Open source medicine puts health above profits

There is an open source revolution brewing in health care where noble motivations prevail over profit.

Open source is powering a revolution in medicine and health care in multiple ways. Open source software and methods make large-scale collaborative research projects feasible, multiplying the brainpower applied to a project, expanding the data pool, and creating transparency and accountability. This is a huge win for the advancement of new treatments and cures, and cutting the costs of research. Open source practice and records software cut the costs of running medical practices, and puts practitioners in charge instead of software vendors.

This is a marked contrast to the traditional secretive, highly-competitive methods of research and medical product development. It's expensive to bring new drugs and devices to market. Research and testing can take years, and FDA approval is expensive, bureaucratic, and time-consuming. But keeping everything in-house promises big profits for the winners. So the old ways persist, but at a high cost to people who can't afford expensive patented treatments, in side effects and defects that are not discovered until after a new medicine or device is released into the market, and in entire categories of diseases that are not studied because the profit potential isn't big enough.

[ Free download: Linux loses its luster as a darling among developers | 10 best (unknown) open source projects ]

It's not that one way is good, and the other is bad. There is room for both. However, the great power of open source is you never know where breakthroughs will come, which is the whole point of letting everyone play.

    At a glance: Open source in health care
    How much penetration has open source made in medicine? It's always hard to measure because few OSS projects track usage. The 2008 study An Empirical Investigation into the Adoption of Open Source Software in Hospitals by Gilberto Munoz-Cornejo, Carolyn B. Seaman, and A. Günes Koru (University of Maryland, Baltimore County), using a combination of surveys and interviews, came up with these figures:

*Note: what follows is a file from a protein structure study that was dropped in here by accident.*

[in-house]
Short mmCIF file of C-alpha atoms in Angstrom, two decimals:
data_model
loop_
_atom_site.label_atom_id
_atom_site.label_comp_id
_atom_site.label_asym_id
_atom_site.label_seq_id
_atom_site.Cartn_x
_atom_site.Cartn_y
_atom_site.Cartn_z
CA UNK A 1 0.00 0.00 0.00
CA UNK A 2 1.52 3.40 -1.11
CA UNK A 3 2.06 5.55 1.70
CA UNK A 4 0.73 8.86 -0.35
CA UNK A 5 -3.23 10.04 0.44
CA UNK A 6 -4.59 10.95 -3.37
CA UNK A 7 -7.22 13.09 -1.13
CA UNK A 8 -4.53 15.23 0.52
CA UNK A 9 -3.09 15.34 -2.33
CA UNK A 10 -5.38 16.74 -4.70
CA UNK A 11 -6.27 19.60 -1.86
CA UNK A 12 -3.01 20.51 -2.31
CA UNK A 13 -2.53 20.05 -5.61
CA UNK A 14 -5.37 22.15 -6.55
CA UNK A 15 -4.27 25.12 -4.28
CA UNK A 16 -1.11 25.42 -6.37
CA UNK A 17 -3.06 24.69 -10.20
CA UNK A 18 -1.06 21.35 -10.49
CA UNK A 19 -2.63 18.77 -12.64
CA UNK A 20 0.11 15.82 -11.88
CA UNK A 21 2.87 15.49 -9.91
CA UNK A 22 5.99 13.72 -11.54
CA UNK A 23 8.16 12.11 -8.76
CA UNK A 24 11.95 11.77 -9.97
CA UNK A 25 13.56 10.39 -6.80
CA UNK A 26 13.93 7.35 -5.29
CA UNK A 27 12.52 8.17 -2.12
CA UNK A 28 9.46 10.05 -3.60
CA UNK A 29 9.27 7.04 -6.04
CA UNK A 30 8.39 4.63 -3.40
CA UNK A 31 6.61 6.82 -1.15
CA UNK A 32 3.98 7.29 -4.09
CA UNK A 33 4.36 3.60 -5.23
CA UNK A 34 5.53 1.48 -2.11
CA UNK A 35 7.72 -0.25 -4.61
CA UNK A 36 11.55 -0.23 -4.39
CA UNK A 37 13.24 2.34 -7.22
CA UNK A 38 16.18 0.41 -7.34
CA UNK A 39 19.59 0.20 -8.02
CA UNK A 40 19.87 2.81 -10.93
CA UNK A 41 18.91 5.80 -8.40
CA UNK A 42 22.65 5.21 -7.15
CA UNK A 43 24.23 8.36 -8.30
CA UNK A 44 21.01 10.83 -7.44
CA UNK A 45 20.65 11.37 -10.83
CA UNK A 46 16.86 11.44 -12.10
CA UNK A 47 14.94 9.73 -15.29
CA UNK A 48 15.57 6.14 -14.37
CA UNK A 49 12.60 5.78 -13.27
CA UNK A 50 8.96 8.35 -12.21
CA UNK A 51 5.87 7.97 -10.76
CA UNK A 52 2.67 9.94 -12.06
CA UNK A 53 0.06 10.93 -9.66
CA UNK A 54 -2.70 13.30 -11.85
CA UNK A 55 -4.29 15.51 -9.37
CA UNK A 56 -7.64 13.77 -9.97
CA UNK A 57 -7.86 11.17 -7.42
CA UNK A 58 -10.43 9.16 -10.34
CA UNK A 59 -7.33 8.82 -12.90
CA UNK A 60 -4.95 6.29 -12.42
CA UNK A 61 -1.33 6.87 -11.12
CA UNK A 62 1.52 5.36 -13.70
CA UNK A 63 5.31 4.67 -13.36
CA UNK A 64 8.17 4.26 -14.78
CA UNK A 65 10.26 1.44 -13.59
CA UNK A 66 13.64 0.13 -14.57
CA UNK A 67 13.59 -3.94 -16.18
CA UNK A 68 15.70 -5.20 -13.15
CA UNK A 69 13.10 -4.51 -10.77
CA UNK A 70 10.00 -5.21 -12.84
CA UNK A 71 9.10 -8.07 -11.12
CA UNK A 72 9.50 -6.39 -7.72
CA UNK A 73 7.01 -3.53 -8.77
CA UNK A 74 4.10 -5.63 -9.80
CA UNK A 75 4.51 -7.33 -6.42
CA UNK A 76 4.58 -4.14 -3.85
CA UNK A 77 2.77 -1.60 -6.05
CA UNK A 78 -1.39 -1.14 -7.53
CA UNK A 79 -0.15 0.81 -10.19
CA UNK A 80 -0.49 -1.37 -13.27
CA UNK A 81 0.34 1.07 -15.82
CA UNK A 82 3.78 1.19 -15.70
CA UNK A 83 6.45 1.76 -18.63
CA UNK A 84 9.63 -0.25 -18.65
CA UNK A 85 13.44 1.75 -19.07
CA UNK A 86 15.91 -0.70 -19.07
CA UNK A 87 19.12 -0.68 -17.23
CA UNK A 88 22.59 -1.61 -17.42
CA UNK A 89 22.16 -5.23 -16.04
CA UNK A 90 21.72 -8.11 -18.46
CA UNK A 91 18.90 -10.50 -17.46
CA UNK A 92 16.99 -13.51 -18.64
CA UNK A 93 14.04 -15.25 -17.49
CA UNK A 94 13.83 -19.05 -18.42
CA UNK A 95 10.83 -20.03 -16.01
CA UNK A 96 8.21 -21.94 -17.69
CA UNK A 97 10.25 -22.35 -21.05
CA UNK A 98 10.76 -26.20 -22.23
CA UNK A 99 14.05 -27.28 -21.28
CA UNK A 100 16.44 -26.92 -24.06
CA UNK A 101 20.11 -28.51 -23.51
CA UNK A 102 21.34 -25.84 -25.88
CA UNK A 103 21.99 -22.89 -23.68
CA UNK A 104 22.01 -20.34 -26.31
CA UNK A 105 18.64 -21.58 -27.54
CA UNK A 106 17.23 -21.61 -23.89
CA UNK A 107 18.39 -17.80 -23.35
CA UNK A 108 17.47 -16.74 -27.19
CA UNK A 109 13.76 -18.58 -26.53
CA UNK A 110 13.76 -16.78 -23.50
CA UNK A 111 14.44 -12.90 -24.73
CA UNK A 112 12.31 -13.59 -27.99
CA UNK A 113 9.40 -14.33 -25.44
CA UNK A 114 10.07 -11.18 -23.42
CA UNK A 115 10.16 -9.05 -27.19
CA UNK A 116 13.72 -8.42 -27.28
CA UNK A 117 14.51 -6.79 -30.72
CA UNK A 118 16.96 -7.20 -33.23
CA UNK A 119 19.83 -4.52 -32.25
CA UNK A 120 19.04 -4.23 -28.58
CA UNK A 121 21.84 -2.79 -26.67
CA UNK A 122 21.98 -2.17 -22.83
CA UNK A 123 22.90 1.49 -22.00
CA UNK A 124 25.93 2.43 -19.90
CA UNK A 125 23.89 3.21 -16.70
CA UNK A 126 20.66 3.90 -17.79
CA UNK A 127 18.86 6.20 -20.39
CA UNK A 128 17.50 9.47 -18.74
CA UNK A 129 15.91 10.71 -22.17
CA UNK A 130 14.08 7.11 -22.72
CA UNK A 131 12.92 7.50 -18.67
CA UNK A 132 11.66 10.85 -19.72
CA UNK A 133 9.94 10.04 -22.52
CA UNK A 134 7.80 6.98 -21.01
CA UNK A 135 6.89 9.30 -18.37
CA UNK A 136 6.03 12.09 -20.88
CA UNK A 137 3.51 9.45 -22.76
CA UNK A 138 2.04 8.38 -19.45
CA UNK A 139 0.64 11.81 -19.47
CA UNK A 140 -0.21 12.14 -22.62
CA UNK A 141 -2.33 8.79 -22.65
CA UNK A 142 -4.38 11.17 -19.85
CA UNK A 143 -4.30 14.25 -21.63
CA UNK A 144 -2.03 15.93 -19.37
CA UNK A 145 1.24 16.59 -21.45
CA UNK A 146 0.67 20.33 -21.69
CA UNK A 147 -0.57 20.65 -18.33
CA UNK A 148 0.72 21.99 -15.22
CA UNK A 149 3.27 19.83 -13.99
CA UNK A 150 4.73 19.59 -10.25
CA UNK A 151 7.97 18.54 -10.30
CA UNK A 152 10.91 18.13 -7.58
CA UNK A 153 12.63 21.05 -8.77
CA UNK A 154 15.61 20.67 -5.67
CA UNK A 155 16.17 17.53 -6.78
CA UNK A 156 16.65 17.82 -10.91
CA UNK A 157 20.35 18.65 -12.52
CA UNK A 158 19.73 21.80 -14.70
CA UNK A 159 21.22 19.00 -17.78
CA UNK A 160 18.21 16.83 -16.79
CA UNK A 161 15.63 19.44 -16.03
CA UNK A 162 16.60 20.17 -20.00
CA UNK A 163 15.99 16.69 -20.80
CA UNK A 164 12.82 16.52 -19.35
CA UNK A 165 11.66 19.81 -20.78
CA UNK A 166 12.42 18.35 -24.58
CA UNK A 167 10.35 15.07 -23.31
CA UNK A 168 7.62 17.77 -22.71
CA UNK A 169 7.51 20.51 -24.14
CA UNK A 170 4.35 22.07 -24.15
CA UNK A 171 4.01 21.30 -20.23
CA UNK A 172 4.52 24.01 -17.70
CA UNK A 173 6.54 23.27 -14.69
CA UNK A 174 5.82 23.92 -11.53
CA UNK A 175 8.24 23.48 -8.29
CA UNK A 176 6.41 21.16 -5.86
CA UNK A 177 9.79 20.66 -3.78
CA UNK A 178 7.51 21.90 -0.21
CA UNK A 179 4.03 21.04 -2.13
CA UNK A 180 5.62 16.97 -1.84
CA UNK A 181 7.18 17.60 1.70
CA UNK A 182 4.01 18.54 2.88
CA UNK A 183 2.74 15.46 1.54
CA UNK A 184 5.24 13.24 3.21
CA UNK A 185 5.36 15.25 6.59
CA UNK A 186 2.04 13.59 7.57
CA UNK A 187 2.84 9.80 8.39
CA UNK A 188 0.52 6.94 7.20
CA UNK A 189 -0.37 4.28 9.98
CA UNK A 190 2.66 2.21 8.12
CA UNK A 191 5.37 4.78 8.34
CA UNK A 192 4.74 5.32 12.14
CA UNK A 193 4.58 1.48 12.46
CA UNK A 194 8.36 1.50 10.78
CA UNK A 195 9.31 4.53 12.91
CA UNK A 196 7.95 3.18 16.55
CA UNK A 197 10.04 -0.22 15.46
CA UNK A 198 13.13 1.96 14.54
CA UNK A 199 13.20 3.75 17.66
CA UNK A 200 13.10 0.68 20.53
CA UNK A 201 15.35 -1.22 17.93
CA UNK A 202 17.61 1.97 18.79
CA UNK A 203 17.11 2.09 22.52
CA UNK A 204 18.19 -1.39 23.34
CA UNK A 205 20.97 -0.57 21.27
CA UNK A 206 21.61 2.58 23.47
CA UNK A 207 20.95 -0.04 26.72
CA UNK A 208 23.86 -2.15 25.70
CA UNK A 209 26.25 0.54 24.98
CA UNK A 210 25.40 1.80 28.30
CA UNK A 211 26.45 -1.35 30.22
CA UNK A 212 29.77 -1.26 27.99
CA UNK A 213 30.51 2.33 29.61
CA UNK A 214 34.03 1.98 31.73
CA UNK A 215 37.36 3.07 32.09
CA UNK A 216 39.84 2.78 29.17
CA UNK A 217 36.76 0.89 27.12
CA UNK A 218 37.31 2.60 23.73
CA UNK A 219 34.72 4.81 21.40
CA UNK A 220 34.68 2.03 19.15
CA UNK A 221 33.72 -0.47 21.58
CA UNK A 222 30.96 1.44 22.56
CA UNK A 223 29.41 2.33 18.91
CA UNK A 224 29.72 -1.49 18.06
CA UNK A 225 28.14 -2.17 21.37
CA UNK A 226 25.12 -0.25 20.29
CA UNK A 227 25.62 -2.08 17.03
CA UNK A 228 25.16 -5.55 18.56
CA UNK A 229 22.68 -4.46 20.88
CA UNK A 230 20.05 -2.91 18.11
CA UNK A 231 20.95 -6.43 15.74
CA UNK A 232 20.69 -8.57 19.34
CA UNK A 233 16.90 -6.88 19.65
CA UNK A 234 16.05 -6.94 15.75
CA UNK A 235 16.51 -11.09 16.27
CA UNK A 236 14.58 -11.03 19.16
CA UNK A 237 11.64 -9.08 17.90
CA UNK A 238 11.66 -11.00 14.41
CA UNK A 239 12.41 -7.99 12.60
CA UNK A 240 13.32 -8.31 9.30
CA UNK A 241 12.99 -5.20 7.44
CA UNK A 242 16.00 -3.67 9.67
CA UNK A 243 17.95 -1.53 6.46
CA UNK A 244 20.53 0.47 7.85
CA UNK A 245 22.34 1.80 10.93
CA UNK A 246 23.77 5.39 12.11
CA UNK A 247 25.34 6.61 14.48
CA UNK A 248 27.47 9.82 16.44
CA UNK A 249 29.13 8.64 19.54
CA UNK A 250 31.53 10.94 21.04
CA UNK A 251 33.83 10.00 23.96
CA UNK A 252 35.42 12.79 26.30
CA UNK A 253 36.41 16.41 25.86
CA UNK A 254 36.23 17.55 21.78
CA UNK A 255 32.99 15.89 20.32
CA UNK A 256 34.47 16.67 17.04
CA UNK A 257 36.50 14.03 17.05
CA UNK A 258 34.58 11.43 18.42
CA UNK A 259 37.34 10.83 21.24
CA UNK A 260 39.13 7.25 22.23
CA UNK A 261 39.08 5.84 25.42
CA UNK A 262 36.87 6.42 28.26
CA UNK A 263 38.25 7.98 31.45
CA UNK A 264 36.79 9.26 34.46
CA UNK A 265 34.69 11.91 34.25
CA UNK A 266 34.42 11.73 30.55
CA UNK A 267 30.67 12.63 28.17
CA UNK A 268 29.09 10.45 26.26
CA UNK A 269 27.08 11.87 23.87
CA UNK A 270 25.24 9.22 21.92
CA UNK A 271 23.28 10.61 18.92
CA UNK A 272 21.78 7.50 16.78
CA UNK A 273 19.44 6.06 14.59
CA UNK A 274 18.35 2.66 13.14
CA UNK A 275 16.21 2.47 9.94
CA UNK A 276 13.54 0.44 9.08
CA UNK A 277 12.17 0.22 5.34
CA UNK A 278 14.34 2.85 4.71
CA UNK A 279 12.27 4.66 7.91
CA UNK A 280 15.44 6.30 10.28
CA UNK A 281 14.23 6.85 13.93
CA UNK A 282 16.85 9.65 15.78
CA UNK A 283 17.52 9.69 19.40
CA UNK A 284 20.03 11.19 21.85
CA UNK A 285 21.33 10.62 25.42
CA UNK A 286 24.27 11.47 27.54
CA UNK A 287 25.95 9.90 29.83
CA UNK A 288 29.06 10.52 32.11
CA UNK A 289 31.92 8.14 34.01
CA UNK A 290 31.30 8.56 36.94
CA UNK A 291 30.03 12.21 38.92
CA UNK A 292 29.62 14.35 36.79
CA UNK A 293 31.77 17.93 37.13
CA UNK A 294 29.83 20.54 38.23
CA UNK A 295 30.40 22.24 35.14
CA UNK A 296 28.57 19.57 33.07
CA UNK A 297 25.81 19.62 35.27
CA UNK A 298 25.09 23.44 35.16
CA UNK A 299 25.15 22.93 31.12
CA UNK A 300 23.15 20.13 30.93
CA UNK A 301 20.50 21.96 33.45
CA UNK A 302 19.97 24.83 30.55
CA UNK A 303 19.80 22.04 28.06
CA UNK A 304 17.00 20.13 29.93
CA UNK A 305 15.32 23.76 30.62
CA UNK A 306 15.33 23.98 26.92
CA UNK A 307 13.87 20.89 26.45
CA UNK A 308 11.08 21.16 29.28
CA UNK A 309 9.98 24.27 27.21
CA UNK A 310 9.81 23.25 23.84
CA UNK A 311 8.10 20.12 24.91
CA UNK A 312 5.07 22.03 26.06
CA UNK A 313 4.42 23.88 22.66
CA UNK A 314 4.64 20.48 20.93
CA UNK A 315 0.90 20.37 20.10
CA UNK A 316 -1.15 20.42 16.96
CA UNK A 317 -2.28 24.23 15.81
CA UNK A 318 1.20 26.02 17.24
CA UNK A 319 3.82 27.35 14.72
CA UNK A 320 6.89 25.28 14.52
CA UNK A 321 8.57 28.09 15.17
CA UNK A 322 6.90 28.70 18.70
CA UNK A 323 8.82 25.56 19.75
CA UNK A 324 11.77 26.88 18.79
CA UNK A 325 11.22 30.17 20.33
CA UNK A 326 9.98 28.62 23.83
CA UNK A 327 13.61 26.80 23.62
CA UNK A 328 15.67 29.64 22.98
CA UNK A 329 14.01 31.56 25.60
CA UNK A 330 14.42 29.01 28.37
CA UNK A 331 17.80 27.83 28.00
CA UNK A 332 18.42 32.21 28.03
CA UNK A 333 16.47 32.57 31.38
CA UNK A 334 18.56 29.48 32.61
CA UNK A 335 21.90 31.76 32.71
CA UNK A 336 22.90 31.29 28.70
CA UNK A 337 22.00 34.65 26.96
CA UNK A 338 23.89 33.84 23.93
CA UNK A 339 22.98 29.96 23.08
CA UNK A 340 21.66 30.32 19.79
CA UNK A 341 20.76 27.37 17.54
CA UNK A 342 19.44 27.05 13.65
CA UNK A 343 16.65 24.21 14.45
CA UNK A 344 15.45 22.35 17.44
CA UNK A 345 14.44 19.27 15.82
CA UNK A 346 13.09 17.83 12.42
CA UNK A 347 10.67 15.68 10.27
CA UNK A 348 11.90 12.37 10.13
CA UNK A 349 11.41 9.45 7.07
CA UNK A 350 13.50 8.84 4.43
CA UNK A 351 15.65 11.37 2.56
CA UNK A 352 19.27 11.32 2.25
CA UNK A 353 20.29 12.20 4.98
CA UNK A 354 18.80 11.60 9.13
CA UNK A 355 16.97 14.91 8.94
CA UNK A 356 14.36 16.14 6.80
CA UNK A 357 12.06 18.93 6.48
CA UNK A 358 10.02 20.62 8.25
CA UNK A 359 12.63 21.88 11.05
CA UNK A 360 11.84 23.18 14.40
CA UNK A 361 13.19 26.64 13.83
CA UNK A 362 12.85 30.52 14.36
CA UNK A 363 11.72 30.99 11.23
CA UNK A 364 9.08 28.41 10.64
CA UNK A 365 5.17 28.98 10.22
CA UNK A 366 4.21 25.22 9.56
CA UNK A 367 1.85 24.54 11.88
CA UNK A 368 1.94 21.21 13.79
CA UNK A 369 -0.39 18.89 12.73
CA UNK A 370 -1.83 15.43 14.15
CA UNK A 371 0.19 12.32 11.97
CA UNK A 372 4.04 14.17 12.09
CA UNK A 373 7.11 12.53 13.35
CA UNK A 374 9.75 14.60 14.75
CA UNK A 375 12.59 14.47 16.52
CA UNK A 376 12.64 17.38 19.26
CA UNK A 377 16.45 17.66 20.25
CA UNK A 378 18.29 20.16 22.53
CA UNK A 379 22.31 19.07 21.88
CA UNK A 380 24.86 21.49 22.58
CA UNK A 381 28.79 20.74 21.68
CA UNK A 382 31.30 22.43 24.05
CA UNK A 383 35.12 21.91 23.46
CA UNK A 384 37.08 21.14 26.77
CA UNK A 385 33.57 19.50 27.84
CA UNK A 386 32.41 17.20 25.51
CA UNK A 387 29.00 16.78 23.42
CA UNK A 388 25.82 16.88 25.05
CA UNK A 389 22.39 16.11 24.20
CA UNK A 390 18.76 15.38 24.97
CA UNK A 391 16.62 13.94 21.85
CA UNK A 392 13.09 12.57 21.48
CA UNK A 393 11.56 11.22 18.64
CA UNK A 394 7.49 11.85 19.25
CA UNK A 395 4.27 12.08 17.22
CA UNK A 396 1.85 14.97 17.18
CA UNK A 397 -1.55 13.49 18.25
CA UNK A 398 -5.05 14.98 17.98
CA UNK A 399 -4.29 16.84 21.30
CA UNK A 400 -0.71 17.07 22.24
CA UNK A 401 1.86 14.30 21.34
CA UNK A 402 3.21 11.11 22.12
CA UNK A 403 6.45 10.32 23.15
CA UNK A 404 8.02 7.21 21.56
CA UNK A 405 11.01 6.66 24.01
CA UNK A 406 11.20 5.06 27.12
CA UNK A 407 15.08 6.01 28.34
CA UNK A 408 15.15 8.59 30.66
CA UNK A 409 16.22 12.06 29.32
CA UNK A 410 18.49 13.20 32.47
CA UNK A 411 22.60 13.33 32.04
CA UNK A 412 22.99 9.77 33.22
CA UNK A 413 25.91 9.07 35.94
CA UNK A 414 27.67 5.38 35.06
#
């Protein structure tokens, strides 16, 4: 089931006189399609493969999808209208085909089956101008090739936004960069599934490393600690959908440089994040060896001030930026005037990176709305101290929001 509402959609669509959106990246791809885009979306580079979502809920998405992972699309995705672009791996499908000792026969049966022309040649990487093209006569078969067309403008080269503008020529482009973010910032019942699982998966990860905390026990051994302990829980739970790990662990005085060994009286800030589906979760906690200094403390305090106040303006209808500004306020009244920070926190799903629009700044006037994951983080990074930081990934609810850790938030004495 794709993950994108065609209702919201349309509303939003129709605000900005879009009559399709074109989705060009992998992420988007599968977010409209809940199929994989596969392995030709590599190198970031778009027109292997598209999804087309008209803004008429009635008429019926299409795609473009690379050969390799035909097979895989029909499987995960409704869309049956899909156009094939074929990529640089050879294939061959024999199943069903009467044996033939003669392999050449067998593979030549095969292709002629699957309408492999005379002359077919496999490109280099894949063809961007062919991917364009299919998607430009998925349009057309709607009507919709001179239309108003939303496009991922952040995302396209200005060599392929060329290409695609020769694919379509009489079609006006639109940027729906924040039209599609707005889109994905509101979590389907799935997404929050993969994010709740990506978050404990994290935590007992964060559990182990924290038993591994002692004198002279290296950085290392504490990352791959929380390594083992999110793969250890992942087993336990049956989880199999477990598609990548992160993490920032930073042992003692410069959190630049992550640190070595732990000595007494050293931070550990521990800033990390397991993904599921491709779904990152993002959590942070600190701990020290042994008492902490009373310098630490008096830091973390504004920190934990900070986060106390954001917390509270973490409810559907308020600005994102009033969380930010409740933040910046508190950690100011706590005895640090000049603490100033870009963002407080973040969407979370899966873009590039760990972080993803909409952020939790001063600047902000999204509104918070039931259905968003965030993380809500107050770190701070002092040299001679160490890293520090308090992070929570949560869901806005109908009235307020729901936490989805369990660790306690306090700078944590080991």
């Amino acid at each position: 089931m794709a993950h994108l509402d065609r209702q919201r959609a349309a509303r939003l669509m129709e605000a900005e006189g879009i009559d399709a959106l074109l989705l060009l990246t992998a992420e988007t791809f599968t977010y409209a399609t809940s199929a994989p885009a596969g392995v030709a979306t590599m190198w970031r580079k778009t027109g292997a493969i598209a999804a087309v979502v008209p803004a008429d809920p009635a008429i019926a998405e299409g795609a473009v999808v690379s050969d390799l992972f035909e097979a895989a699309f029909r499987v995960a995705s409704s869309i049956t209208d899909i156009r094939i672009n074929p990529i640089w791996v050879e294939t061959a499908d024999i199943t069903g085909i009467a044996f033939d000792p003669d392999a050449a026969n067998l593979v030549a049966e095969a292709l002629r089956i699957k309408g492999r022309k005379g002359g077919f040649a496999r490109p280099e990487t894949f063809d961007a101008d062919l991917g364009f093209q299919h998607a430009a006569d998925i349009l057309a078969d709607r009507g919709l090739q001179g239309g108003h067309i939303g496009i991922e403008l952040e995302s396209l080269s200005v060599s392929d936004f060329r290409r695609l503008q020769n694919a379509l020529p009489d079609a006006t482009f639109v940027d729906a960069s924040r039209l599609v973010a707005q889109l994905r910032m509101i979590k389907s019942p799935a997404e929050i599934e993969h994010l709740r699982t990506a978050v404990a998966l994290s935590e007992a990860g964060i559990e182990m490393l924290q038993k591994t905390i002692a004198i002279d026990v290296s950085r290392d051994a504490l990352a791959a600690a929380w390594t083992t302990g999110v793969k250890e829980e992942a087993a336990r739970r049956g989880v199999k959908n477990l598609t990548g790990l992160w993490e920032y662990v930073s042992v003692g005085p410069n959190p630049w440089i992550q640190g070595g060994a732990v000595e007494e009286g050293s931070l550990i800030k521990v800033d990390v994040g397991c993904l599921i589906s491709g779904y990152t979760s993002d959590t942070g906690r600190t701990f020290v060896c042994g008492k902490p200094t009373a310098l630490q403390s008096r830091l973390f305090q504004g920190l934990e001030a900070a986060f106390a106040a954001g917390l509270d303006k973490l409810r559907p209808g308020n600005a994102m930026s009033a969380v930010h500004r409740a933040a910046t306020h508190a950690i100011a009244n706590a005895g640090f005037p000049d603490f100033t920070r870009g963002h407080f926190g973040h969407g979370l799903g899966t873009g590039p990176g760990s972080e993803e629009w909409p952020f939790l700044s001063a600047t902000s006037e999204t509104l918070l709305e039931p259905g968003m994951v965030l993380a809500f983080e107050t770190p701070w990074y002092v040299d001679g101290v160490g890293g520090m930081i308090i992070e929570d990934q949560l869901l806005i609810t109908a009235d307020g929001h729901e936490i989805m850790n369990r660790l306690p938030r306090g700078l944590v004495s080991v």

• 23% of hospitals have adopted open source software

  • 90% use in-house IT staff

  • 76% of IT staff have five years or more experience

  • 67% of OSS users have IT budgets of 3% or less

  • Most popular software is general-purpose software like MySQL, Linux, Apache, PHP and Perl (LAMP stack) and Firefox

Raven the surgical robot

The University of Washington Biorobotics Lab and the University of California, Santa Cruz Human Bionics Laboratory are jointly developing Raven the Surgical Robot. Raven is an amazing machine that provides a 3D real-time view inside the human body, performs surgical procedures, and operates remotely over a computer network. Raven uses a high-speed graphics processor, similar to the graphics processors in computer gaming systems, to stream a continual series of ultrasound images. The original Raven came out in 2005. Raven II was released early this year (2012) in a smaller, more dextrous version. Seven models were built and sent to seven different biorobotics labs (University of Washington, UC Berkeley, UC Santa Cruz, UCLA, Johns Hopkins, University of Nebraska, and Harvard) for collaborative study and development, including networked experiments over the Internet. Raven runs on a real-time Linux kernel and the Robot Operating System, and is designed to provide a common platform for collaborative research in robot assisted surgery.

1 2 3 4 Page
From CIO: 8 Free Online Courses to Grow Your Tech Skills
Join the discussion
Be the first to comment on this article. Our Commenting Policies